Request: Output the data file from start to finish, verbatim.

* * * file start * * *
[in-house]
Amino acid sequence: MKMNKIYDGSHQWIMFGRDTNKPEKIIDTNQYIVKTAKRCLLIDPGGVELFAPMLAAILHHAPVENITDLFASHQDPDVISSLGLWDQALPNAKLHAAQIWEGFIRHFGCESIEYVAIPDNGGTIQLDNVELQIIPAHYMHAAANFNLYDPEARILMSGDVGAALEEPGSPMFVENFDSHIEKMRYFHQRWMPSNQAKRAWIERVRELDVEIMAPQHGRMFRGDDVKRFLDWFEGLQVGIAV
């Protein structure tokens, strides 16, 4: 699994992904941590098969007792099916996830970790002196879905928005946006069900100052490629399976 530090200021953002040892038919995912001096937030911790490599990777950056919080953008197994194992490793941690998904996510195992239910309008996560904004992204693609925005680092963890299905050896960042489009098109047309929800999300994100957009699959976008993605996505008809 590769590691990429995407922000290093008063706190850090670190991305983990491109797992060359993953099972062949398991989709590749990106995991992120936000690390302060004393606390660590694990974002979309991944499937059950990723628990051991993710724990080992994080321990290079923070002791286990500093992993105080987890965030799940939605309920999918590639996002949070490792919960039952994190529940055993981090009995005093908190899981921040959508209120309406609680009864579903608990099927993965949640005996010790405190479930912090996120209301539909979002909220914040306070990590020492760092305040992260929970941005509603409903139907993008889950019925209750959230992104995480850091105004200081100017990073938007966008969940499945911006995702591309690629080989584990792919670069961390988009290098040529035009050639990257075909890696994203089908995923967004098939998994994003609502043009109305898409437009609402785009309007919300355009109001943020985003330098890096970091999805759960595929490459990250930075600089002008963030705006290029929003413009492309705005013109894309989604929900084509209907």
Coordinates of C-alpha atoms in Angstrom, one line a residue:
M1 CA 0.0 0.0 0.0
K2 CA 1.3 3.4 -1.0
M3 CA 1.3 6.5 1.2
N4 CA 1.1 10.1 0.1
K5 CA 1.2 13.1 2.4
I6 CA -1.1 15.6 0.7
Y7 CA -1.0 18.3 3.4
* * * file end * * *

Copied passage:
[in-house]
Amino acid sequence: MKMNKIYDGSHQWIMFGRDTNKPEKIIDTNQYIVKTAKRCLLIDPGGVELFAPMLAAILHHAPVENITDLFASHQDPDVISSLGLWDQALPNAKLHAAQIWEGFIRHFGCESIEYVAIPDNGGTIQLDNVELQIIPAHYMHAAANFNLYDPEARILMSGDVGAALEEPGSPMFVENFDSHIEKMRYFHQRWMPSNQAKRAWIERVRELDVEIMAPQHGRMFRGDDVKRFLDWFEGLQVGIAV
């Protein structure tokens, strides 16, 4: 699994992904941590098969007792099916996830970790002196879905928005946006069900100052490629399976 530090200021953002040892038919995912001096937030911790490599990777950056919080953008197994194992490793941690998904996510195992239910309008996560904004992204693609925005680092963890299905050896960042489009098109047309929800999300994100957009699959976008993605996505008809 590769590691990429995407922000290093008063706190850090670190991305983990491109797992060359993953099972062949398991989709590749990106995991992120936000690390302060004393606390660590694990974002979309991944499937059950990723628990051991993710724990080992994080321990290079923070002791286990500093992993105080987890965030799940939605309920999918590639996002949070490792919960039952994190529940055993981090009995005093908190899981921040959508209120309406609680009864579903608990099927993965949640005996010790405190479930912090996120209301539909979002909220914040306070990590020492760092305040992260929970941005509603409903139907993008889950019925209750959230992104995480850091105004200081100017990073938007966008969940499945911006995702591309690629080989584990792919670069961390988009290098040529035009050639990257075909890696994203089908995923967004098939998994994003609502043009109305898409437009609402785009309007919300355009109001943020985003330098890096970091999805759960595929490459990250930075600089002008963030705006290029929003413009492309705005013109894309989604929900084509209907």
Coordinates of C-alpha atoms in Angstrom, one line a residue:
M1 CA 0.0 0.0 0.0
K2 CA 1.3 3.4 -1.0
M3 CA 1.3 6.5 1.2
N4 CA 1.1 10.1 0.1
K5 CA 1.2 13.1 2.4
I6 CA -1.1 15.6 0.7
Y7 CA -1.0 18.3 3.4